Some of the faces in the audience at the Goa Jazz International Live Festival (GIJLF), which took place last month in Bogmalo, looked flummoxed on two occasions — once, when Swiss drummer Jojo Mayer took the stage with his jazz-influenced electronic music band, Nerve; and when Kefaya opened their set with voice samples from news clips, and Middle-eastern melodies quickly followed suit.
With a set-list of compositions laced with South American, Turkish, Afghani rhythms and other folk forms from the subcontinent, Kefaya’s music is hard to categorise. “We are a protest music outfit, researching folk songs from different parts of the world, regarding different struggles. And we work on interpreting this music in a jazz idiom,” says Italian guitarist and founder, Giuliano Modarelli, in a chat after their show at GIJLF, which brought the audience, sceptics and fans alike, to their feet.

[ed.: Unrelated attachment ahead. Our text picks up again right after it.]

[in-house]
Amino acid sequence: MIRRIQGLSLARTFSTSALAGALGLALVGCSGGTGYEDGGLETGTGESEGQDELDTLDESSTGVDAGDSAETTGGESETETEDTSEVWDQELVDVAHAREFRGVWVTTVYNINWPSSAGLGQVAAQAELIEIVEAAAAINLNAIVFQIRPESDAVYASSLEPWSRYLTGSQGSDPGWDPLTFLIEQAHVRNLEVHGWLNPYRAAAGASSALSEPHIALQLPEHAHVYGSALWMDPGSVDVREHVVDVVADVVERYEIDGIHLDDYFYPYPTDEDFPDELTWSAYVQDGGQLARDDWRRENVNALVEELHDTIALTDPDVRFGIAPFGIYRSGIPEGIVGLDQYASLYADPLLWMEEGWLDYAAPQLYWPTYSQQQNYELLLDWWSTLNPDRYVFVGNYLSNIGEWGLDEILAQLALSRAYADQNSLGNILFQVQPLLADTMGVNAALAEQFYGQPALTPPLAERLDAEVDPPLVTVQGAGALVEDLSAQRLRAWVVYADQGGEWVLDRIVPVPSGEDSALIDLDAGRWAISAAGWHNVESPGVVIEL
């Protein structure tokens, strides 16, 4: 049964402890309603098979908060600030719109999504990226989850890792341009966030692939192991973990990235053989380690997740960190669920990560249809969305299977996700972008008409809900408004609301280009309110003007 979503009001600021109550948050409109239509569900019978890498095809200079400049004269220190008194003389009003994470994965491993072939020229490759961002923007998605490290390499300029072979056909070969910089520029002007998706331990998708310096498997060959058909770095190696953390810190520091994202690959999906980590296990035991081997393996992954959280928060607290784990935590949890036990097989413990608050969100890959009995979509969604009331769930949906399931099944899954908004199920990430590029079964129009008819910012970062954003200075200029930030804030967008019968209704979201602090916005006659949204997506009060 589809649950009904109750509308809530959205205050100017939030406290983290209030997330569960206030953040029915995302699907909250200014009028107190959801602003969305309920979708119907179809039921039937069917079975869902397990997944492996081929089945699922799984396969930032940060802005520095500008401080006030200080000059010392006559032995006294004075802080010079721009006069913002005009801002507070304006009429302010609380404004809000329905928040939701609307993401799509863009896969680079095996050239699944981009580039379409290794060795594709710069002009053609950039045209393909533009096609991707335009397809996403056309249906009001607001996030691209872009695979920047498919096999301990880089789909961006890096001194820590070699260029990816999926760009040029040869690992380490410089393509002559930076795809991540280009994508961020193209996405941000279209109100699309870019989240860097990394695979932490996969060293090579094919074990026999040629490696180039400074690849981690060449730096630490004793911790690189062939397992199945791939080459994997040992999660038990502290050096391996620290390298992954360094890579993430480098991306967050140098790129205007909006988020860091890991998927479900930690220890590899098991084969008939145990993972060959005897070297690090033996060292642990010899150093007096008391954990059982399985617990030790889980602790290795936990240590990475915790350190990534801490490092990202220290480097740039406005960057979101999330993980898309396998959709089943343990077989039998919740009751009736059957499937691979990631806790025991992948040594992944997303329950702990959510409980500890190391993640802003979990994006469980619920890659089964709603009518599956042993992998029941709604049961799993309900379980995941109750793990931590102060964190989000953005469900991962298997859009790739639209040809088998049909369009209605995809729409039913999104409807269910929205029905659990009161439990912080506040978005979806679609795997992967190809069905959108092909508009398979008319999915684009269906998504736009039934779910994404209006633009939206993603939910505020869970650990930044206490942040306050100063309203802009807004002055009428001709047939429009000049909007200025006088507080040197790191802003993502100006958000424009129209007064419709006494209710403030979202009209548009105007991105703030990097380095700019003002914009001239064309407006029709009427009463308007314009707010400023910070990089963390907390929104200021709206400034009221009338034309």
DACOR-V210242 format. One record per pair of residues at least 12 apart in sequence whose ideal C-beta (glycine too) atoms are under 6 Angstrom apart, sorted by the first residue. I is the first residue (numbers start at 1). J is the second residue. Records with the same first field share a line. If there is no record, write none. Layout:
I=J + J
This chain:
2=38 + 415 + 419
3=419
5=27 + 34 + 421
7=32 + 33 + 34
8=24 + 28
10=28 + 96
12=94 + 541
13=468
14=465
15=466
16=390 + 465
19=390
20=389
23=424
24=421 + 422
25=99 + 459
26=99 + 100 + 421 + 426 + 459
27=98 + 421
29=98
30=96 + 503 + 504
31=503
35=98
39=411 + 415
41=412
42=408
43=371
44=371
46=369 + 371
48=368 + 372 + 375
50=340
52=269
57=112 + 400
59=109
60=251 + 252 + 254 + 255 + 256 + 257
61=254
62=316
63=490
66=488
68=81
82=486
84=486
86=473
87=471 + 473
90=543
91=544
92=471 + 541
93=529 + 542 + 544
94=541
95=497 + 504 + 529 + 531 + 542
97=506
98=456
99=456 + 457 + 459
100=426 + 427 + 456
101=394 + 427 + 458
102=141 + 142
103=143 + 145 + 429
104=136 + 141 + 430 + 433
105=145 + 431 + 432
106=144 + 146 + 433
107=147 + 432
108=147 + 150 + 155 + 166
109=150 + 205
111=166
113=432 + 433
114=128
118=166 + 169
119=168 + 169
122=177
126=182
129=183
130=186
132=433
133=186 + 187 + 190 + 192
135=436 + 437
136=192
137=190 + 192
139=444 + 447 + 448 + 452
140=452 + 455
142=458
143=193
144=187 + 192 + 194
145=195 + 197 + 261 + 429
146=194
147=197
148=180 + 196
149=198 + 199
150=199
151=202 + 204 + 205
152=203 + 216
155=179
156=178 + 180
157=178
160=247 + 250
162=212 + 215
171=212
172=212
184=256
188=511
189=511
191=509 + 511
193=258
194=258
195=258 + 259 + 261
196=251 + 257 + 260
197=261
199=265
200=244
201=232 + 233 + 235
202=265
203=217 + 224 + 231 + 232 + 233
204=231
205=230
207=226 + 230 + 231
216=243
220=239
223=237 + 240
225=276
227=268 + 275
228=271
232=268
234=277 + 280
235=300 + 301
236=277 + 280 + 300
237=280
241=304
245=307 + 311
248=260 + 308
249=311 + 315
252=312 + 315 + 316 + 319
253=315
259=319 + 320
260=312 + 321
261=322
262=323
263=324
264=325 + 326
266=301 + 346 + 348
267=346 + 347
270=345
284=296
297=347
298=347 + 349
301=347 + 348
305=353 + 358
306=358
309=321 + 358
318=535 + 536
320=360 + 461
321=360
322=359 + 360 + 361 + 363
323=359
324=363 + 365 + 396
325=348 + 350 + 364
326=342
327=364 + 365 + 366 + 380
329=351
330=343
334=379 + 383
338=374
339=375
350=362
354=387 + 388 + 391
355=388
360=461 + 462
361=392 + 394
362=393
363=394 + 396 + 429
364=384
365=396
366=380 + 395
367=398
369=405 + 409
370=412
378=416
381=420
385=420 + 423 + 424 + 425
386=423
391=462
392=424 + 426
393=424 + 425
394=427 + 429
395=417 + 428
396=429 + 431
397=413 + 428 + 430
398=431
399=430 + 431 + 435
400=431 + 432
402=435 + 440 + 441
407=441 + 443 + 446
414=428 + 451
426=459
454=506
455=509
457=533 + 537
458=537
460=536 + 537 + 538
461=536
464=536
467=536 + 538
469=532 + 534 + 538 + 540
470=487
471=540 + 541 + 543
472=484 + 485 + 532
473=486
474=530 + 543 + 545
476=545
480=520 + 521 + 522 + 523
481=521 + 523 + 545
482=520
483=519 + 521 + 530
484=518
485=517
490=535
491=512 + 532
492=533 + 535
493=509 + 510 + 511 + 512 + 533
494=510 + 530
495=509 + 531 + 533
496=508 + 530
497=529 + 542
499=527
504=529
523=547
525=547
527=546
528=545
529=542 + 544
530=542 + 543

Kefaya means ‘enough’ in Arabic, and the unofficial term used to describe the grassroots liberation movement in Egypt that led to the Arab Spring uprisings in 2011. ‘Arab Spring’ is not a term Kefaya like to use, though. “The term was created by the Western media to describe the events as one, homogeneous movement. That helps them keep it at a superficial level,” says Modarelli, who formed Kefaya with British keyboard player, Al McSween, in 2010.